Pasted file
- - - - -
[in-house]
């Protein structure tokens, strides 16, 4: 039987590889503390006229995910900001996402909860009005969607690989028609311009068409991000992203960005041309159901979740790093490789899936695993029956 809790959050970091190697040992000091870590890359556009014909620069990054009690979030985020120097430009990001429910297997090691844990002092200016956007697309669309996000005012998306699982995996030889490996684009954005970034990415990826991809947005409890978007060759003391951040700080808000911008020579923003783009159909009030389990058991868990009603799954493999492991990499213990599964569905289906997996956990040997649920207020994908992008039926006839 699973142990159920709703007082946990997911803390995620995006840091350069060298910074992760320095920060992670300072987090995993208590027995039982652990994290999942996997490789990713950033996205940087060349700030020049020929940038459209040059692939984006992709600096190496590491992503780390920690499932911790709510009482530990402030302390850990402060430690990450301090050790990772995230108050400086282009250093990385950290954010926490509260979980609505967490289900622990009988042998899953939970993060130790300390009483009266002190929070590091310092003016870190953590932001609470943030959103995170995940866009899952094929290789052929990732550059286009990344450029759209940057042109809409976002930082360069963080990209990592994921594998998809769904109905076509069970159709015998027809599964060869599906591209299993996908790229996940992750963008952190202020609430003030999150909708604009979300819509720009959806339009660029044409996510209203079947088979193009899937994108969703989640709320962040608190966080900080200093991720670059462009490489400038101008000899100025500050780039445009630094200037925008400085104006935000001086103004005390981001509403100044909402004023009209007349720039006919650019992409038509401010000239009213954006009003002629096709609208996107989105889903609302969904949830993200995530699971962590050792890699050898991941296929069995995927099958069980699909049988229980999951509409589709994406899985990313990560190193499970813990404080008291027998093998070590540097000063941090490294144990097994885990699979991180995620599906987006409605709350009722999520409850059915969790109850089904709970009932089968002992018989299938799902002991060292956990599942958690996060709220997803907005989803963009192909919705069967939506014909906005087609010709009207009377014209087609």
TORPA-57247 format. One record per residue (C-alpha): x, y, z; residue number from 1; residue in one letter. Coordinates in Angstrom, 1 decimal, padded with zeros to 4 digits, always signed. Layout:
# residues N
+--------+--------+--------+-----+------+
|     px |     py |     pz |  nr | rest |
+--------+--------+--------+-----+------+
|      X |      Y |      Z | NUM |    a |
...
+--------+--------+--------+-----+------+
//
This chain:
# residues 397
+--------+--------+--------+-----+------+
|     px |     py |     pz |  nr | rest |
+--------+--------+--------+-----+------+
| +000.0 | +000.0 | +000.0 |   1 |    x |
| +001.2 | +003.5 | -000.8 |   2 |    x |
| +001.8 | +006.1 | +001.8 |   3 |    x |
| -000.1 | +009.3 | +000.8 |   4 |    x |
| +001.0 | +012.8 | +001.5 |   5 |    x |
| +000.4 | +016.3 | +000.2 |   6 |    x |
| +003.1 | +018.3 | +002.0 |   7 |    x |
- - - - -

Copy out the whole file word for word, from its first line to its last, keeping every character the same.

[in-house]
């Protein structure tokens, strides 16, 4: 039987590889503390006229995910900001996402909860009005969607690989028609311009068409991000992203960005041309159901979740790093490789899936695993029956 809790959050970091190697040992000091870590890359556009014909620069990054009690979030985020120097430009990001429910297997090691844990002092200016956007697309669309996000005012998306699982995996030889490996684009954005970034990415990826991809947005409890978007060759003391951040700080808000911008020579923003783009159909009030389990058991868990009603799954493999492991990499213990599964569905289906997996956990040997649920207020994908992008039926006839 699973142990159920709703007082946990997911803390995620995006840091350069060298910074992760320095920060992670300072987090995993208590027995039982652990994290999942996997490789990713950033996205940087060349700030020049020929940038459209040059692939984006992709600096190496590491992503780390920690499932911790709510009482530990402030302390850990402060430690990450301090050790990772995230108050400086282009250093990385950290954010926490509260979980609505967490289900622990009988042998899953939970993060130790300390009483009266002190929070590091310092003016870190953590932001609470943030959103995170995940866009899952094929290789052929990732550059286009990344450029759209940057042109809409976002930082360069963080990209990592994921594998998809769904109905076509069970159709015998027809599964060869599906591209299993996908790229996940992750963008952190202020609430003030999150909708604009979300819509720009959806339009660029044409996510209203079947088979193009899937994108969703989640709320962040608190966080900080200093991720670059462009490489400038101008000899100025500050780039445009630094200037925008400085104006935000001086103004005390981001509403100044909402004023009209007349720039006919650019992409038509401010000239009213954006009003002629096709609208996107989105889903609302969904949830993200995530699971962590050792890699050898991941296929069995995927099958069980699909049988229980999951509409589709994406899985990313990560190193499970813990404080008291027998093998070590540097000063941090490294144990097994885990699979991180995620599906987006409605709350009722999520409850059915969790109850089904709970009932089968002992018989299938799902002991060292956990599942958690996060709220997803907005989803963009192909919705069967939506014909906005087609010709009207009377014209087609």
TORPA-57247 format. One record per residue (C-alpha): x, y, z; residue number from 1; residue in one letter. Coordinates in Angstrom, 1 decimal, padded with zeros to 4 digits, always signed. Layout:
# residues N
+--------+--------+--------+-----+------+
|     px |     py |     pz |  nr | rest |
+--------+--------+--------+-----+------+
|      X |      Y |      Z | NUM |    a |
...
+--------+--------+--------+-----+------+
//
This chain:
# residues 397
+--------+--------+--------+-----+------+
|     px |     py |     pz |  nr | rest |
+--------+--------+--------+-----+------+
| +000.0 | +000.0 | +000.0 |   1 |    x |
| +001.2 | +003.5 | -000.8 |   2 |    x |
| +001.8 | +006.1 | +001.8 |   3 |    x |
| -000.1 | +009.3 | +000.8 |   4 |    x |
| +001.0 | +012.8 | +001.5 |   5 |    x |
| +000.4 | +016.3 | +000.2 |   6 |    x |
| +003.1 | +018.3 | +002.0 |   7 |    x |